Paradise Lost, a CurtainUp London review CurtainUp

The Internet Theater Magazine of Reviews, Features, Annotated Listings






Etcetera and
Short Term Listings


NYC Restaurants









Free Updates
Writing for Us

Globe Valves,China valve, valve Manufacturer, valve supplier, link check valves, ball valves, Butterfly Valves,valves Butterfly valves 2011.06.05, Gate valves, Ball Valves,Gate Valves,Check Valves Plug Valvesglobe valves, butterfly valves, Zhejiang sedelon valve co.,ltd.
valve factory,valve corporation,valve company China Valve manufacturer and Supplier
A CurtainUp London London Review
Paradise Lost

Which way shall I fly? Infinite wrath or infinite despair?
---- Satan
Paradise Lost
Jasper Britton as Satan as the Snake
(Photo: Robert Day)
In his first season as Artistic Director of the Oxford Stage Company where he has taken over from Dominic Dromgoole, now at Shakespeare's Globe, Rupert Goold presents this absorbing and compelling touring production of Milton's epic poem Paradise Lost. Despite the original being ten books long, there are regular attempts in the UK to stage Milton's major blank verse work.

Ben Power has adapted the poetry for theatre leaving in as much of the original verse as practical in a production lasting three hours. A very physical interpretation and startling lighting, costume and makeup contribute to an outstandingly dramatic theatrical event following Satan who famously would rather reign in Hell than serve in Heaven.

The play depicts Satan (Jasper Britton) after his fall to the eternal punishment of Hell. Pandemonium, a word coined by Milton to describe the chaos, in consultation with the other demons Beelzebub (Stephen Fewell), Beliol (Vinette Robinson) and Moloch (Christian Bradley), planning his revenge by spoiling God's creation of Adam (Christian Bradley) and Eve (Vinette Robinson) in the Garden of Eden. These tortured souls have faces permanently tear stained, their clothes are bloodstained and tattered and torn, but even in Hell they retain some of the charisma they had as angels.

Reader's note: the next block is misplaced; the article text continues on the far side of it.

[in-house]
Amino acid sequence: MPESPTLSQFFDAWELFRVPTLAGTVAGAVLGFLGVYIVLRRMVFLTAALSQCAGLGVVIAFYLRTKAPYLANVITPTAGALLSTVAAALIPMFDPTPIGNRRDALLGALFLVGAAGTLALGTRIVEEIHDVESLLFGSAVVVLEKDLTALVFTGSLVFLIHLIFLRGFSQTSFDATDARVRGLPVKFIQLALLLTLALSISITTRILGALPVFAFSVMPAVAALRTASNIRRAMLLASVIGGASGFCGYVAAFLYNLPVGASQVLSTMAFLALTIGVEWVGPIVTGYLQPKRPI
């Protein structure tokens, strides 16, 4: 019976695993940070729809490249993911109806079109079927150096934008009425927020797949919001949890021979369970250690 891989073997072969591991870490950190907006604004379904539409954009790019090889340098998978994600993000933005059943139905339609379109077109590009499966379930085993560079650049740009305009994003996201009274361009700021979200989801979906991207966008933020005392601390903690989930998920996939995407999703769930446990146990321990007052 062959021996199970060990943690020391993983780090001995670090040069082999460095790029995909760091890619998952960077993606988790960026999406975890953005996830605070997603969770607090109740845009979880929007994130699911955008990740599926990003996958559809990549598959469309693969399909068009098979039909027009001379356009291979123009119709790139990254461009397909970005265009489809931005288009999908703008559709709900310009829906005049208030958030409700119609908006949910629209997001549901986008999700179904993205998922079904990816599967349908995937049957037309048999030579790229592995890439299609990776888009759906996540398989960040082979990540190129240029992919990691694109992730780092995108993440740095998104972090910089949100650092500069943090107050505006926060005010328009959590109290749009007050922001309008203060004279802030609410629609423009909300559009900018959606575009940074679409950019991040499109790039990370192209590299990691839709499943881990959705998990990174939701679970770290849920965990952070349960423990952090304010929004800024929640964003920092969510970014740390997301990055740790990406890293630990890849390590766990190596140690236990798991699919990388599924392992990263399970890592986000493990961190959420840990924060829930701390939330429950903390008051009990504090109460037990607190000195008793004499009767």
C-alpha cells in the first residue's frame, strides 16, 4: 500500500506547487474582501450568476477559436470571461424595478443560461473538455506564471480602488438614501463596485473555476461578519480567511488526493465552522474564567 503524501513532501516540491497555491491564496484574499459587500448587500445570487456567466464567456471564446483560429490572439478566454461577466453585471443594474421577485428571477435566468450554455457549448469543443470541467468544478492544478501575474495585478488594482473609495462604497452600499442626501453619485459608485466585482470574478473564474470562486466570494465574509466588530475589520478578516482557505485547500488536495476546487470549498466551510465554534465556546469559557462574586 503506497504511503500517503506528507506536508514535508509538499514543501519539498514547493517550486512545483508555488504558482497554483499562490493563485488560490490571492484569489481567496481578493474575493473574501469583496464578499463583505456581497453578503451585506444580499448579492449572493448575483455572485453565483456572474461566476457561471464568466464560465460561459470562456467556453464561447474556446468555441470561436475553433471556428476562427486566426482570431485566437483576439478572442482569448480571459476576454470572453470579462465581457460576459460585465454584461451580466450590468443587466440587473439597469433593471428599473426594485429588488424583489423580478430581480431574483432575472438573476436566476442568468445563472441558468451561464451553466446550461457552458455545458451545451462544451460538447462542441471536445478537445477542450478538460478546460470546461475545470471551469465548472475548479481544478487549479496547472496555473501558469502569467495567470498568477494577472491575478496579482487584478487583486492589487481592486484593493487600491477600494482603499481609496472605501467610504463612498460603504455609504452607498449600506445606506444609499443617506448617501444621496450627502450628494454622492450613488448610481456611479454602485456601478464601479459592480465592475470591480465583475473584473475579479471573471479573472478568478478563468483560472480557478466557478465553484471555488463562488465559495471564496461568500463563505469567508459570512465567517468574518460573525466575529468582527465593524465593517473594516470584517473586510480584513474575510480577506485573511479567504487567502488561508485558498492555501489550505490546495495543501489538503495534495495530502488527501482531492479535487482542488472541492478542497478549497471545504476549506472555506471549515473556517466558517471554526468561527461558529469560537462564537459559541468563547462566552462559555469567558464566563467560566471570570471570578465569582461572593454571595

The first act is a whirlwind tour through Hell and shows Satan's journey to Earth which takes nine days. The second act sees Adam and Eve and the seduction that Satan has planned to prompt Man's first disobedience after he has penetrated the angelic guard. The figure of God's son (Charles Aitken), who represents redemption " on me let Thy anger fall", is present from the beginning of the play, a shadowy figure in a modern hooded jacket who shows his crucifixion wounds in the final scene.

There are shocking moments as when Sin (Caroline Faber) gives birth to Death (Stephen Fewell) from under her tattered crinoline and then is raped from behind by the monster she has given birth to. Sin and Death are the two monsters Satan lets loose on Earth. There are startling scenes like one in which Satan is flung into the ocean and they appear to swim suspended on ropes.

In the Garden there are no plants or trees just bright green lighting, Paradise is all in the mind. It is the choreography in this production which grabs our attention, acrobatic and arrestingly brilliant.

I found Jasper Britton's Satan glittery and hypnotic. Milton describes the serpent as the subtlest beast of all the field. He is at once depraved and magnetic. As the snake he plays with his snakeskin jacket and eventually casts it off, leaving it hanging over a chair like a sloughed skin. The Adam and Eve scenes in Eden leave less room for physical expression than those in Hell. In a distinctly modern take, Adam and Eve dress in modern clothes from suitcases, rather than donning fig leaves but still this creates a powerful image to express their loss of innocence.

This is an exciting and physically innovative production. It augurs very well for Rupert Goold's tenure at Oxford Stage.

Written by John Milton
Adapted by Ben Power
Directed by Rupert Goold

Starring: Jasper Britton
With: Chasrles Aitken, Christian Bradley, Jasper Britton, Caroline Faber, Stephen Fewell, Vinette Robinson
Design: Ben Stones
Lighting: Mark Jonathan
Music and Sound Design: Adam Cork
Choreography: Liam Steel and Georgina Lamb
Running time: Three hours with one interval
30th May to 3rd June, Guildford Yvonne Arnaud Theatre Box Office: 01483 440 000
6th to 10th June, Dundee Rep 01382 223 530
13th to 17th June, Bath Theatre Royal 01225 448 ,844
20th to 24th June, Oxford Playhouse 01865 305 305
26th June to 1st July Hackney Empire 020 8985 2424
Reviewed by Lizzie Loveridge on 16th May 2006 performance at Richmond Theatre, The Green, Richmond, Surrey.
London Theatre Walks

Peter Ackroyd's  History of London: The Biography

London Sketchbook

tales from shakespeare
Retold by Tina Packer of Shakespeare & Co.
Click image to buy.
Our Review

©Copyright 2006, Elyse Sommer.
Information from this site may not be reproduced in print or online without specific permission from